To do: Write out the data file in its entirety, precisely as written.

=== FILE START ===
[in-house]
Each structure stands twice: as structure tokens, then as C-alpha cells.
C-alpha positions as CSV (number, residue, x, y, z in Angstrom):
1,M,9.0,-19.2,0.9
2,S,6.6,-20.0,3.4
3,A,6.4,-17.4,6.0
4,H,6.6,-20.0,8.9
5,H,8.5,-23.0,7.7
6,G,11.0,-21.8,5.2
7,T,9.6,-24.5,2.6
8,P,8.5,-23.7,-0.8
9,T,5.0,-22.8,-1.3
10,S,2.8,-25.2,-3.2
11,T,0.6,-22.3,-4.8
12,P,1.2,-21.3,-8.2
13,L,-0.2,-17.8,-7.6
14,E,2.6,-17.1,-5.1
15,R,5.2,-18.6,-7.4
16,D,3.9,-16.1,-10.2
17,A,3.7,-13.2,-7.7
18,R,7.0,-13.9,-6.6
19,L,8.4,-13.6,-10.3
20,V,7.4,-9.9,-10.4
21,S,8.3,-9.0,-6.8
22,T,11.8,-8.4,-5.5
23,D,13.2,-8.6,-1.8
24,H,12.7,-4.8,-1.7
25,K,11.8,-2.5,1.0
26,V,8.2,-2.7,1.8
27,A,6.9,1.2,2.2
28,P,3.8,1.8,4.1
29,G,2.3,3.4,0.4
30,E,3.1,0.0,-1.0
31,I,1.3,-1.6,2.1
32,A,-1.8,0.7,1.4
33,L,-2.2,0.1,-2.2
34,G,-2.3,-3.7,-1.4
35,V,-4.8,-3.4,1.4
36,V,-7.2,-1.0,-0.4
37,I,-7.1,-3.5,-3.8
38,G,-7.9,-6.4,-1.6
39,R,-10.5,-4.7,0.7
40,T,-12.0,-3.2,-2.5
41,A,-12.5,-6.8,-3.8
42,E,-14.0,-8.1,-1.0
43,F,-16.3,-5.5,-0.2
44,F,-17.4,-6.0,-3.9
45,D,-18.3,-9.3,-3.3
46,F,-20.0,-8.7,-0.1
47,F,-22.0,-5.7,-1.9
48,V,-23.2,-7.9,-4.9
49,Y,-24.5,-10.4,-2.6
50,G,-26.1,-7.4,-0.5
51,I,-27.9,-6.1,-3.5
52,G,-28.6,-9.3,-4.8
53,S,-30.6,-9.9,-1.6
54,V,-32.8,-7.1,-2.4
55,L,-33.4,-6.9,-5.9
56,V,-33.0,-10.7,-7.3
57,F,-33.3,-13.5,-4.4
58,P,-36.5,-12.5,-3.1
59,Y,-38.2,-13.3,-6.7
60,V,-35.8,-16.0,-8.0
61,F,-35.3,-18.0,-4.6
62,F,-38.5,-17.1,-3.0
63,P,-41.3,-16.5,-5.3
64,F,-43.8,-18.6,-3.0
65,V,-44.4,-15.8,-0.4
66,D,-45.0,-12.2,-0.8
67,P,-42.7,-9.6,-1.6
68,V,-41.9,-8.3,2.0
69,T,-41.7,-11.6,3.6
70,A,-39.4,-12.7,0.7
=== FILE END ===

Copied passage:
[in-house]
Each structure stands twice: as structure tokens, then as C-alpha cells.
C-alpha positions as CSV (number, residue, x, y, z in Angstrom):
1,M,9.0,-19.2,0.9
2,S,6.6,-20.0,3.4
3,A,6.4,-17.4,6.0
4,H,6.6,-20.0,8.9
5,H,8.5,-23.0,7.7
6,G,11.0,-21.8,5.2
7,T,9.6,-24.5,2.6
8,P,8.5,-23.7,-0.8
9,T,5.0,-22.8,-1.3
10,S,2.8,-25.2,-3.2
11,T,0.6,-22.3,-4.8
12,P,1.2,-21.3,-8.2
13,L,-0.2,-17.8,-7.6
14,E,2.6,-17.1,-5.1
15,R,5.2,-18.6,-7.4
16,D,3.9,-16.1,-10.2
17,A,3.7,-13.2,-7.7
18,R,7.0,-13.9,-6.6
19,L,8.4,-13.6,-10.3
20,V,7.4,-9.9,-10.4
21,S,8.3,-9.0,-6.8
22,T,11.8,-8.4,-5.5
23,D,13.2,-8.6,-1.8
24,H,12.7,-4.8,-1.7
25,K,11.8,-2.5,1.0
26,V,8.2,-2.7,1.8
27,A,6.9,1.2,2.2
28,P,3.8,1.8,4.1
29,G,2.3,3.4,0.4
30,E,3.1,0.0,-1.0
31,I,1.3,-1.6,2.1
32,A,-1.8,0.7,1.4
33,L,-2.2,0.1,-2.2
34,G,-2.3,-3.7,-1.4
35,V,-4.8,-3.4,1.4
36,V,-7.2,-1.0,-0.4
37,I,-7.1,-3.5,-3.8
38,G,-7.9,-6.4,-1.6
39,R,-10.5,-4.7,0.7
40,T,-12.0,-3.2,-2.5
41,A,-12.5,-6.8,-3.8
42,E,-14.0,-8.1,-1.0
43,F,-16.3,-5.5,-0.2
44,F,-17.4,-6.0,-3.9
45,D,-18.3,-9.3,-3.3
46,F,-20.0,-8.7,-0.1
47,F,-22.0,-5.7,-1.9
48,V,-23.2,-7.9,-4.9
49,Y,-24.5,-10.4,-2.6
50,G,-26.1,-7.4,-0.5
51,I,-27.9,-6.1,-3.5
52,G,-28.6,-9.3,-4.8
53,S,-30.6,-9.9,-1.6
54,V,-32.8,-7.1,-2.4
55,L,-33.4,-6.9,-5.9
56,V,-33.0,-10.7,-7.3
57,F,-33.3,-13.5,-4.4
58,P,-36.5,-12.5,-3.1
59,Y,-38.2,-13.3,-6.7
60,V,-35.8,-16.0,-8.0
61,F,-35.3,-18.0,-4.6
62,F,-38.5,-17.1,-3.0
63,P,-41.3,-16.5,-5.3
64,F,-43.8,-18.6,-3.0
65,V,-44.4,-15.8,-0.4
66,D,-45.0,-12.2,-0.8
67,P,-42.7,-9.6,-1.6
68,V,-41.9,-8.3,2.0
69,T,-41.7,-11.6,3.6
70,A,-39.4,-12.7,0.7